Kwarteng, the Chancellor, angers the “sensibles” and the declinists by posing the following point: We have tried your high-spend, high-tax approach, and what we have to show for it is an era of sluggish growth, which means ever-higher taxes, and slower growth, and so on. Meanwhile, we have an overhang of a decade-plus of quantitative easing, a zombified corporate sector addicted to cheap money and which is more interested in going “woke” and fucking around with ESG ideas rather than profits.

    A whole set of people and their cozy assumptions got jolted last Friday, and Mr Kwarteng also jolted them by promising to scrap legacy EU legislation unless actively restored by parliament. Overall, it was an excellent statement; I guess Kwarteng can be faulted for not perhaps realising how febrile the markets are, and how much of the MSM would try and turn this into a problem.

  • lucklucky

    Lots of Capitalists depend on Socialism for their capital…

  • Alan Peakall

    RK: part of the reason for the increase in total revenue from Lawson’s 1988 income tax cuts was that the top rate of income tax came down from 60% to 40% at the same time as the tax rate for personal capital gains was aligned with the tax payer’s marginal income tax rate. That meant that top earners’ capital gains went from being taxed at 30% to being taxed at 40% and all the tax planning schemes for dressing up income as capital gains became obsolete. Politically, Lawson could afford to do that because personal CGT was fully indexed with a generous separate threshold. Unfortunately, Kwarteng is starting with CGT the way Brown left it: non-indexed but with taper relief.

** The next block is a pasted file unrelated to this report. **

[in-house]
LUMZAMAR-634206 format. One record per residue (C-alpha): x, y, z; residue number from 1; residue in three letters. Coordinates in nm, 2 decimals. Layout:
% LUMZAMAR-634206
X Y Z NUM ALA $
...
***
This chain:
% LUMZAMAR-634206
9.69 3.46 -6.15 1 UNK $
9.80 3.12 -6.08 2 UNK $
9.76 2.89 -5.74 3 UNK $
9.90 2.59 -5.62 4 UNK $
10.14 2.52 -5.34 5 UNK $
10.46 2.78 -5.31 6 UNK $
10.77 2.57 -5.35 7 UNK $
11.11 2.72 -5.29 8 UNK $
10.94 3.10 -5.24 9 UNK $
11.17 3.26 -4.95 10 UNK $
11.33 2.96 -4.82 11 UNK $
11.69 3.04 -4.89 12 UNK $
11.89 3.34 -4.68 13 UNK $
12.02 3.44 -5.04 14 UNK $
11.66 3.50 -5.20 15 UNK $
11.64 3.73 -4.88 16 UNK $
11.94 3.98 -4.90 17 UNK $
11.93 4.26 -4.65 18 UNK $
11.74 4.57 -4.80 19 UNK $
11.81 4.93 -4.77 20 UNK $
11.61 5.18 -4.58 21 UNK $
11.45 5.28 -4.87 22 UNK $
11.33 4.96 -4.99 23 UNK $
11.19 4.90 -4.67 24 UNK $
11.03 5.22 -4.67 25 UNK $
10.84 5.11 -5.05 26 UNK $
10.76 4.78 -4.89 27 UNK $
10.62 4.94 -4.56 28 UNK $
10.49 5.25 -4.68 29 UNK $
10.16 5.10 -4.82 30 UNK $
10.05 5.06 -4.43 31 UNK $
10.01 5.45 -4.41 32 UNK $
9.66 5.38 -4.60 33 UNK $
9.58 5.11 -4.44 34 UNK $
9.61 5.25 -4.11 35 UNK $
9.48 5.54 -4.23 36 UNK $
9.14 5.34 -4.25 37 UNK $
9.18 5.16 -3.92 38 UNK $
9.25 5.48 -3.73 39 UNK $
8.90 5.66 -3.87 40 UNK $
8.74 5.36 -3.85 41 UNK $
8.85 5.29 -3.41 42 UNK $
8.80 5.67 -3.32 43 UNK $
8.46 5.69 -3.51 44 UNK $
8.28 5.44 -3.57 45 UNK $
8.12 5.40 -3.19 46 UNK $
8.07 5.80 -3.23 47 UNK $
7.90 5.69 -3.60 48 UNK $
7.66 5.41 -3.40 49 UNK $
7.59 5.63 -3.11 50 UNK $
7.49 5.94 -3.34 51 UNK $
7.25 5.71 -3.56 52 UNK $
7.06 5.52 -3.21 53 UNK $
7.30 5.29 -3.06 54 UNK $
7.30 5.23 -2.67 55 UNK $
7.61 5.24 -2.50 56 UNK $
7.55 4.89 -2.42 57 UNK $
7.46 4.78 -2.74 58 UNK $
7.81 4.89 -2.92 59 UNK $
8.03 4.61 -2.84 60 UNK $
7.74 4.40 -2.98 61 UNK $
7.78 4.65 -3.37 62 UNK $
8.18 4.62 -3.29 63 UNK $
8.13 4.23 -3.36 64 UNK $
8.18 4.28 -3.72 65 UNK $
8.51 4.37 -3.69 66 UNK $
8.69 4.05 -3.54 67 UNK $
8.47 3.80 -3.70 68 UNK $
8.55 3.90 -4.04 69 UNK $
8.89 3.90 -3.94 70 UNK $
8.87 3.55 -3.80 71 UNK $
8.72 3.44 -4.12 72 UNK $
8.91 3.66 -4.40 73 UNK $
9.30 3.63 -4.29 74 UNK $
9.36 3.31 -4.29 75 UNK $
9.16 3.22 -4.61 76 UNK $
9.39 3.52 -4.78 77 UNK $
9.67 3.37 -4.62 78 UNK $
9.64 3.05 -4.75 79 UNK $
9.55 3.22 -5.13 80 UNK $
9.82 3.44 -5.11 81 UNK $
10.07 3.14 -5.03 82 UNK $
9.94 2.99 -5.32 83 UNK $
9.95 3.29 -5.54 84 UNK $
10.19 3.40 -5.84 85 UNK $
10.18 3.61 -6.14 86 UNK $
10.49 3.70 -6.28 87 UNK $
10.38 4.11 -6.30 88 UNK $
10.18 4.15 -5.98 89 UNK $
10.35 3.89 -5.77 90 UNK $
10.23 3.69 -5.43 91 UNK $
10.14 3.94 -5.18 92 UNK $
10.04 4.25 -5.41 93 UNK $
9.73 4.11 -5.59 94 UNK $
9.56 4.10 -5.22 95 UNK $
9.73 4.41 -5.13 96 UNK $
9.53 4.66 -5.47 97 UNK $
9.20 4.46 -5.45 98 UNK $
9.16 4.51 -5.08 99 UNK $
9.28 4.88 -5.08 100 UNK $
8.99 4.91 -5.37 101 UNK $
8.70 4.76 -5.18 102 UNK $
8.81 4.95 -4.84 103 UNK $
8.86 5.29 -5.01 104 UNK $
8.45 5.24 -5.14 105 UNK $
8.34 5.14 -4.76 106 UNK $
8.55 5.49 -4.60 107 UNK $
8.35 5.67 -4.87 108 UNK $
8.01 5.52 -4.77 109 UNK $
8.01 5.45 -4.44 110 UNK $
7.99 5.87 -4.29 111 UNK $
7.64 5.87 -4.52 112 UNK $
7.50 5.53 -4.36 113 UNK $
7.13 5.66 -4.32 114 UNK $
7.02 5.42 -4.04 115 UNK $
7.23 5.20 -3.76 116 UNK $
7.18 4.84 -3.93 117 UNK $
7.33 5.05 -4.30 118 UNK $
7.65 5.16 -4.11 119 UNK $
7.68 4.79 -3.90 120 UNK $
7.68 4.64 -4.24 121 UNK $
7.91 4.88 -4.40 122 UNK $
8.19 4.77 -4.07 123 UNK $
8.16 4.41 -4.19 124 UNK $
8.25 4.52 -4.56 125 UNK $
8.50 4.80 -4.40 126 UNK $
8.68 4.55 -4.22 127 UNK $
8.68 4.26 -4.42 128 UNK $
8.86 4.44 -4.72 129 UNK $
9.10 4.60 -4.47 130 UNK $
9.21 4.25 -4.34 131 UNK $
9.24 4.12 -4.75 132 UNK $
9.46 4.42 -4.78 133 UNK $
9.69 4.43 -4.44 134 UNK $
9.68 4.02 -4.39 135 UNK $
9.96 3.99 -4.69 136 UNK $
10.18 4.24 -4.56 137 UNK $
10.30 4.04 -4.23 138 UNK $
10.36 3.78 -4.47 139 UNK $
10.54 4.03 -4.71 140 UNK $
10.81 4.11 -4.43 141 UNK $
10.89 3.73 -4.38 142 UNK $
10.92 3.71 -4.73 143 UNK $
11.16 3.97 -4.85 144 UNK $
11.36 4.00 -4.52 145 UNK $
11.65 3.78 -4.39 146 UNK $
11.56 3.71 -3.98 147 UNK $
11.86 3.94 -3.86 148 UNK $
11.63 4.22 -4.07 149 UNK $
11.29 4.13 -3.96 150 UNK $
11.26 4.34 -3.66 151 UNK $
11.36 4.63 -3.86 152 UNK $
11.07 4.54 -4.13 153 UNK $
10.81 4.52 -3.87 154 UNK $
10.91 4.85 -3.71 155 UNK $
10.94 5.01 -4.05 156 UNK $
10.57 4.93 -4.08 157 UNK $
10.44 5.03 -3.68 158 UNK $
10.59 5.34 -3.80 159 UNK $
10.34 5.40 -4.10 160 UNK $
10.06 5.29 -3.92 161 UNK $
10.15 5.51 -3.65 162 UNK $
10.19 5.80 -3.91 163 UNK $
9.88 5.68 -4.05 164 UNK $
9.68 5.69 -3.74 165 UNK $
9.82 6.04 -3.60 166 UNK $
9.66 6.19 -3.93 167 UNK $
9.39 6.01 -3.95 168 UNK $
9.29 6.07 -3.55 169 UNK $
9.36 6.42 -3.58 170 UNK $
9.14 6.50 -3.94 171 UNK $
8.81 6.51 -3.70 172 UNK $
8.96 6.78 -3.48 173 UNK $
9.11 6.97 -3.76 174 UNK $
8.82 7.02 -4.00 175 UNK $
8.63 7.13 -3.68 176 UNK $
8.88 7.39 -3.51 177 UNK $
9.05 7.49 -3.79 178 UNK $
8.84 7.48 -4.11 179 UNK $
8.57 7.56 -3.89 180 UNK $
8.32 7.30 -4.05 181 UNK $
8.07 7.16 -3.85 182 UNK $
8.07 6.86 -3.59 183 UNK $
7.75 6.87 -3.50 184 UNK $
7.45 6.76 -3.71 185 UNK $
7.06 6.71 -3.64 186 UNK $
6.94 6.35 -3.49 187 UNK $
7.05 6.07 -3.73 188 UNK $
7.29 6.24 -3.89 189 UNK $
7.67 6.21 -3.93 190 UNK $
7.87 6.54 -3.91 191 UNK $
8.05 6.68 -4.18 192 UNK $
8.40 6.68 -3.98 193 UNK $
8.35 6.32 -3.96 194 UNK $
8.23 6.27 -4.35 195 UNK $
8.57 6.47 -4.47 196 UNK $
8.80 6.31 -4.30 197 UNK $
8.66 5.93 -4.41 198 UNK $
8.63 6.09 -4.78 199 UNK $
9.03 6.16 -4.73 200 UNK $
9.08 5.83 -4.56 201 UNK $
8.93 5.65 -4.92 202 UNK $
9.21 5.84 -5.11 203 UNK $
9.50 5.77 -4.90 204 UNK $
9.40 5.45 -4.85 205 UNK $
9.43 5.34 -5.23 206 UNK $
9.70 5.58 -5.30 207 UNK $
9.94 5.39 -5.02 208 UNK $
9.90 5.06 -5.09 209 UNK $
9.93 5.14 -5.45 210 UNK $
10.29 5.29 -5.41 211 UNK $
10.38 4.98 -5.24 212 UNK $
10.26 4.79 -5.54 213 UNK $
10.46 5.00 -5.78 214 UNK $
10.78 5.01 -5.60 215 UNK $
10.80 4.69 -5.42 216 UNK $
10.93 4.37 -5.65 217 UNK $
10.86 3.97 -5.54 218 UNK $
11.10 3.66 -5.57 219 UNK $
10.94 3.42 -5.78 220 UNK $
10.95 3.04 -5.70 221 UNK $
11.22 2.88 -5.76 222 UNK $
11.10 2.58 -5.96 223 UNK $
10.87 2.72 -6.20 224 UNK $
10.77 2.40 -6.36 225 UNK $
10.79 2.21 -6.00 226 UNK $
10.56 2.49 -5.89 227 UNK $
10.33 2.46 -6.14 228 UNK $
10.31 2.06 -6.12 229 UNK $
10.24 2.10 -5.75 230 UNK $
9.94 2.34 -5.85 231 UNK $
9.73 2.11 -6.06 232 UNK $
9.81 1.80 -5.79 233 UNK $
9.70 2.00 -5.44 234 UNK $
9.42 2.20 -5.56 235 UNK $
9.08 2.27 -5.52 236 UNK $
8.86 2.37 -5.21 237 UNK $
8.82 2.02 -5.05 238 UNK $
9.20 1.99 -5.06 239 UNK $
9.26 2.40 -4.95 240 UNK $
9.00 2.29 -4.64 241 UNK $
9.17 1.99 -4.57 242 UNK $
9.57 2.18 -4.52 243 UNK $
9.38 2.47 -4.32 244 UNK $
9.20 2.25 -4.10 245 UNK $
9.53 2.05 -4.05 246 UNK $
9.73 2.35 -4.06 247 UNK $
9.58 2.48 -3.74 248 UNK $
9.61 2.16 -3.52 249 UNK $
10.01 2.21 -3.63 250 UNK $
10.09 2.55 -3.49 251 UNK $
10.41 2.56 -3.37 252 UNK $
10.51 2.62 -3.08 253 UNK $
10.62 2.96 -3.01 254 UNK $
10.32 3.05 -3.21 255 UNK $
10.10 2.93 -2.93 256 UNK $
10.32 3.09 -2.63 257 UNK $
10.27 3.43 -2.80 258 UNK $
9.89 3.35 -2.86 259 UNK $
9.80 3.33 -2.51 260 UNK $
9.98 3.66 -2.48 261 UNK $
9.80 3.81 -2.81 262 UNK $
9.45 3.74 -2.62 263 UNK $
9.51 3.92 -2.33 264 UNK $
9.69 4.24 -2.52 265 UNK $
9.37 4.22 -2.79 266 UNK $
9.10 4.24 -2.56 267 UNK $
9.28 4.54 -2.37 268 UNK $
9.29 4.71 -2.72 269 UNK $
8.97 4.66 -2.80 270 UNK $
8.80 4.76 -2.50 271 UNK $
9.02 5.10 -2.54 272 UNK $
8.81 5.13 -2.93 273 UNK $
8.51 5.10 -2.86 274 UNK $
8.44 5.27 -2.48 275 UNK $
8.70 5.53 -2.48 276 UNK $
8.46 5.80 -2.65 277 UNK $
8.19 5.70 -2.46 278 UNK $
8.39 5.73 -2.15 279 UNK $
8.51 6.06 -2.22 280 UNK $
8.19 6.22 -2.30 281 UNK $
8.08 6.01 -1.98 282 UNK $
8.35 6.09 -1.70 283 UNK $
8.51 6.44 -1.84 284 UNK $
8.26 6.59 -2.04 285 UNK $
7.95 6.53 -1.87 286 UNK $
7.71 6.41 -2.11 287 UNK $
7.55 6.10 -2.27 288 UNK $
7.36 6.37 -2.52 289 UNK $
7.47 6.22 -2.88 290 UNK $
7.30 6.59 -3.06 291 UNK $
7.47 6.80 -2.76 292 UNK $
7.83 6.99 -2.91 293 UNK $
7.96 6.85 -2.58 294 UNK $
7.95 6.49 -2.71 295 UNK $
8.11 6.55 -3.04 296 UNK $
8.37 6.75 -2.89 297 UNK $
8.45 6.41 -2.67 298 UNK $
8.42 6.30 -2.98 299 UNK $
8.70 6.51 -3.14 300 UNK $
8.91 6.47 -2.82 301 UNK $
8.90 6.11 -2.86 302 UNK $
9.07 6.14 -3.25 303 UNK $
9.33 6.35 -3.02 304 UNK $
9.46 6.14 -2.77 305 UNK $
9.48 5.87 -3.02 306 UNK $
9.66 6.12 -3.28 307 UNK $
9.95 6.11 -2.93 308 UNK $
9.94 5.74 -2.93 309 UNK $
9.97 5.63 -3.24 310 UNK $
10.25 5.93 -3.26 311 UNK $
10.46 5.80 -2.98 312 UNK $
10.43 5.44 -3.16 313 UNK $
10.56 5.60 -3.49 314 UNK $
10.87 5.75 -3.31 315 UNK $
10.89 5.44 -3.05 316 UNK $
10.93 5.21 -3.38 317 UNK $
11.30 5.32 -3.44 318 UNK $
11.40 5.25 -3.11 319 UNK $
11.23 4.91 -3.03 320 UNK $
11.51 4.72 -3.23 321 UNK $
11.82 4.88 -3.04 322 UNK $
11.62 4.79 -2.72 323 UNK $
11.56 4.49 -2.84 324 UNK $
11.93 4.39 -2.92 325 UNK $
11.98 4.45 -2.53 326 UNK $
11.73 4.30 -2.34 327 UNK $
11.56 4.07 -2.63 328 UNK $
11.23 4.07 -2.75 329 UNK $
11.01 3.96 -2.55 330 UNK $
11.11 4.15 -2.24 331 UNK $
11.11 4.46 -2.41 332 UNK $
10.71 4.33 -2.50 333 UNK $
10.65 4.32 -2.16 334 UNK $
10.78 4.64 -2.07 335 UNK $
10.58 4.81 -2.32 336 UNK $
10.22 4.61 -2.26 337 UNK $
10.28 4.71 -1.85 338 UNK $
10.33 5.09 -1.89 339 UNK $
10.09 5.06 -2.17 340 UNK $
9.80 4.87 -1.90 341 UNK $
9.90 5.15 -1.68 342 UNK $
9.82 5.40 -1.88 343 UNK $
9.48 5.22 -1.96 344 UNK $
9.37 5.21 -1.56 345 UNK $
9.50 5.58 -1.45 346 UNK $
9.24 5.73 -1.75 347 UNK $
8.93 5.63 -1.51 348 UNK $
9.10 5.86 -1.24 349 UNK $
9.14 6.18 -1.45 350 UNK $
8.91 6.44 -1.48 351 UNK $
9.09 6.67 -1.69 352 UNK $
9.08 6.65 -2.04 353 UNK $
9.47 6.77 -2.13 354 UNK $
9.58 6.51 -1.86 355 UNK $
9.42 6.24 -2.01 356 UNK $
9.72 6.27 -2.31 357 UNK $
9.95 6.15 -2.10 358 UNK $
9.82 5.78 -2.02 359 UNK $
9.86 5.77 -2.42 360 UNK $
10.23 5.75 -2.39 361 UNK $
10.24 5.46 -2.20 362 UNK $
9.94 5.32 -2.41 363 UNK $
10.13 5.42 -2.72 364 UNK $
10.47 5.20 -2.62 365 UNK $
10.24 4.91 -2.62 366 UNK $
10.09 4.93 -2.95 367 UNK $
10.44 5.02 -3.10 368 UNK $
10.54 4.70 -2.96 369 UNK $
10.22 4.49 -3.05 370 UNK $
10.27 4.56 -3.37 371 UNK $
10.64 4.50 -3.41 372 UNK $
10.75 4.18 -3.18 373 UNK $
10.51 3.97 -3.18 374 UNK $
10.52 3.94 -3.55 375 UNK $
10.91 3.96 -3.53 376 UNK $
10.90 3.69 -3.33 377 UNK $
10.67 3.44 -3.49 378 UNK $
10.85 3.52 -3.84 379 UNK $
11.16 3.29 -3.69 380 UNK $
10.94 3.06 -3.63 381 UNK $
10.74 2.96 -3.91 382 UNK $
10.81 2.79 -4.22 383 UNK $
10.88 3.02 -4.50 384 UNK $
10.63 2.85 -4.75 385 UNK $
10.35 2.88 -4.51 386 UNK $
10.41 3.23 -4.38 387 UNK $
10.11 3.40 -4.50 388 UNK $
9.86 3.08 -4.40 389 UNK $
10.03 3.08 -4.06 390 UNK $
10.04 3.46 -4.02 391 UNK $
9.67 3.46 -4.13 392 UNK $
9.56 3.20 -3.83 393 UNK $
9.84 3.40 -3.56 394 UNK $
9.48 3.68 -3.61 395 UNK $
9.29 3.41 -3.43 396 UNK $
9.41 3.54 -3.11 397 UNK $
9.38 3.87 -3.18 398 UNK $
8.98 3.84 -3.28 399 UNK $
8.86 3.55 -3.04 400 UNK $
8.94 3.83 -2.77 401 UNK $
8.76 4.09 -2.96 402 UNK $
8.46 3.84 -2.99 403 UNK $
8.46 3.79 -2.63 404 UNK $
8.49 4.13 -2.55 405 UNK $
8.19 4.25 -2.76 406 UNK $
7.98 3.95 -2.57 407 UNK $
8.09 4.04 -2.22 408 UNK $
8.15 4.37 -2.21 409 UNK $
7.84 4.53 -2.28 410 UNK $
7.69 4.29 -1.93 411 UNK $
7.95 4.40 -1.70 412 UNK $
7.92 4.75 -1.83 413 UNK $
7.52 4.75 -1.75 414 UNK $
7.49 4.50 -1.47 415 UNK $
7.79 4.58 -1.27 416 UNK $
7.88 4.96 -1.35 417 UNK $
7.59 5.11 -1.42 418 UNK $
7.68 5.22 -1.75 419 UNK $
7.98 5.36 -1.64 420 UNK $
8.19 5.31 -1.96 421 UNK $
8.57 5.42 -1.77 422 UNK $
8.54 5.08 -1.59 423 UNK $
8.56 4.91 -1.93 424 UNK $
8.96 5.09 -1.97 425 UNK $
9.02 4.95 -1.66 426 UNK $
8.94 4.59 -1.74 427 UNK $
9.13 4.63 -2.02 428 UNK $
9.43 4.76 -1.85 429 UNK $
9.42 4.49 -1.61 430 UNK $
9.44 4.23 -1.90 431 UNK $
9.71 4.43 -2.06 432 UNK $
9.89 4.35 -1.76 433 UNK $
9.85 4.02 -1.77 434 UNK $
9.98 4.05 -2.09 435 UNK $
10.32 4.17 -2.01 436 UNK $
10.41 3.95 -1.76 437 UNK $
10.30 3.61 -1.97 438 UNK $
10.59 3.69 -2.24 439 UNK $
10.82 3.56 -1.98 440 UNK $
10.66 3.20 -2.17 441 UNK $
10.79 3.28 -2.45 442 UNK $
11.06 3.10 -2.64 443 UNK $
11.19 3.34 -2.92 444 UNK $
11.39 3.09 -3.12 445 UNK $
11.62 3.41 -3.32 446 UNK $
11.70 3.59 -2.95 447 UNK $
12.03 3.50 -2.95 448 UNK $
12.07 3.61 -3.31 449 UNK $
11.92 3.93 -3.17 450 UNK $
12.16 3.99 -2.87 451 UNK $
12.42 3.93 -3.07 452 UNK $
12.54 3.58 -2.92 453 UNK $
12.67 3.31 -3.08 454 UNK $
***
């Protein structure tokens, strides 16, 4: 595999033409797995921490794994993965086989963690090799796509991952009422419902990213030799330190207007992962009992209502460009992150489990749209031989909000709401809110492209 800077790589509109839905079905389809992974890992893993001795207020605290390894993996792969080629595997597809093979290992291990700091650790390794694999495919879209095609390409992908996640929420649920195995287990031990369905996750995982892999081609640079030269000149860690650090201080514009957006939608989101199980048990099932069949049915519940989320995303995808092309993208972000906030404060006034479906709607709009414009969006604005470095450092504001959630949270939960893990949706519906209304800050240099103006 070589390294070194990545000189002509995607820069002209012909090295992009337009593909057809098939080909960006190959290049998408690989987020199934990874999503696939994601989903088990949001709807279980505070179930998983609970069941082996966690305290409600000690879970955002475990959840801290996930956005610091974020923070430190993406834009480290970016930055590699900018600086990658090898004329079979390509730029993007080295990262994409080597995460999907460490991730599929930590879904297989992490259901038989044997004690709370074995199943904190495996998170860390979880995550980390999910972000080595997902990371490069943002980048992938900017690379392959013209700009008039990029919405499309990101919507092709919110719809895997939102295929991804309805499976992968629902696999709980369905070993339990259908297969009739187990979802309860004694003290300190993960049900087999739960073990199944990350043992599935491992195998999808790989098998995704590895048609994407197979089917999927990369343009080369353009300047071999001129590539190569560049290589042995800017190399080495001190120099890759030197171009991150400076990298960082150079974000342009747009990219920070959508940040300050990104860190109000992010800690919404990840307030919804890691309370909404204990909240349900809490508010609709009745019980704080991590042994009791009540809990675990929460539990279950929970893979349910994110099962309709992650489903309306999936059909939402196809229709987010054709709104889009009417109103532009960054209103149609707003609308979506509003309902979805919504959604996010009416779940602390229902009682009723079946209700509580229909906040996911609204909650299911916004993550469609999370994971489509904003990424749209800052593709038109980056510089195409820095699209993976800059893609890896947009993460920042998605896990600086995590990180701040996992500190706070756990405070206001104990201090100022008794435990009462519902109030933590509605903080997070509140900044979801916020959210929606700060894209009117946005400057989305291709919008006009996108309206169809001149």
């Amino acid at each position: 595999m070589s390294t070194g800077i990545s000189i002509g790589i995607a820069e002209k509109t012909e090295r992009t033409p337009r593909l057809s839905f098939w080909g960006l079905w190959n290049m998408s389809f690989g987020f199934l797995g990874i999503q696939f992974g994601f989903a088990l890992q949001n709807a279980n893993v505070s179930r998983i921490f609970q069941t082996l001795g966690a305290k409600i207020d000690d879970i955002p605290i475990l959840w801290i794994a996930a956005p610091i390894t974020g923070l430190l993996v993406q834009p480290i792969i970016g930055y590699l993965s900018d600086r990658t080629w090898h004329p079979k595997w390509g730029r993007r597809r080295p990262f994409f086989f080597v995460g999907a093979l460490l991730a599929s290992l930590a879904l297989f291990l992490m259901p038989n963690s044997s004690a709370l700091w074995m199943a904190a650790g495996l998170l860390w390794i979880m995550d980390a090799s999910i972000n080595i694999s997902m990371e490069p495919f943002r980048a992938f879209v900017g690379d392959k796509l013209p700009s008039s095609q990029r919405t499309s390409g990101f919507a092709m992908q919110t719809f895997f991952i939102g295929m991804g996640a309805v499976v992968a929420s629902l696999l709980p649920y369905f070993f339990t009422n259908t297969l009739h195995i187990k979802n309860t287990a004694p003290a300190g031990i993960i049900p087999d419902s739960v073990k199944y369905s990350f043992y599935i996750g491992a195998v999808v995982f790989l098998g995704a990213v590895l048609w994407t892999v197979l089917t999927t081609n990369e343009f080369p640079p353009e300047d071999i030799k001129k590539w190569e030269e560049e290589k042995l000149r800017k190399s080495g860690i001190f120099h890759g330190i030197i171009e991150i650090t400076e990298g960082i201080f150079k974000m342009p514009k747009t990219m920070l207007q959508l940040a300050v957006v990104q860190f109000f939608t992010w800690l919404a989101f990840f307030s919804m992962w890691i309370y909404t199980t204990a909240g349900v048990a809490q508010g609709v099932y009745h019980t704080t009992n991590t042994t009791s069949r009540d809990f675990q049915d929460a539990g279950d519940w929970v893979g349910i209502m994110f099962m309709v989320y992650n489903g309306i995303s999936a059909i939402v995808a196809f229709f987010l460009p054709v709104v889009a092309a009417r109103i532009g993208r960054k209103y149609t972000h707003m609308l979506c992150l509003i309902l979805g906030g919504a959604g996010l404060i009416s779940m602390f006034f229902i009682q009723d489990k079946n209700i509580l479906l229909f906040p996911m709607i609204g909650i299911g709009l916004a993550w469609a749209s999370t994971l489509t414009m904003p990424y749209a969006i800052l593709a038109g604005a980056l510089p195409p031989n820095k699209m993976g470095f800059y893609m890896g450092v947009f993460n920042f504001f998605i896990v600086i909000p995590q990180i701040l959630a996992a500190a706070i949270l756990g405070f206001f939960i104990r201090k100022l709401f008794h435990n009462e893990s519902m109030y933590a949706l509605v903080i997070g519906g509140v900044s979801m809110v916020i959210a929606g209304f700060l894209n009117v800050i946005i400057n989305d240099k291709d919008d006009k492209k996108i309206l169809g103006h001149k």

• Stuart Noyes

    I wonder when our debt will take its real toll? Taxation is the means by which governments take money from the economy to pay for their spending. Tax and spending have been seriously uncoupled. How about some focus on cutting spending to bring budgets into balance?

  • James

    These institutions (IMF, Treasury civil servants, central banks) basically get a free pass from voters, despite years of crap predictions, bad policy – QE, negative rates, repeated bubble blowing etc. as far as the BoE is concerned, it does start to make me wonder if making it independent – hence, more unaccountable – was such a good decision.

  • rhoda klapp

    AP, I was looking at a spreadsheet of all taxes by category and year maintained by the OECD. The income tax category was IIRC separate from the CGT. In fact the take in every category seems to have gone up at least in unadjusted terms every year I looked at. So there is such thing as an ‘unfunded’ cut in KK’s budget.

    Here it is: https://stats.oecd.org/index.aspx?DataSetCode=REVGBR

    Tell me if I’m wrong or have got the wrong end of the stick.

  • MobiusSlit

    September 28, 2022 at 2:47 pm
    Lots of Capitalists depend on Socialism for their capital…

    I think you may be referring to rent-seekers, not capitalists

  • Alan Peakall

    RK: I think that you are right that income tax alone saw increased revenue (even with significantly above-inflation increases in the tax free band for all tax payers). That was why I took care to say part of the reason … total revenue. The substitutability of CG and income probably had some effect on the overall figures, but the effect of strong of domestic demand driven by credit liberalization was probably greater.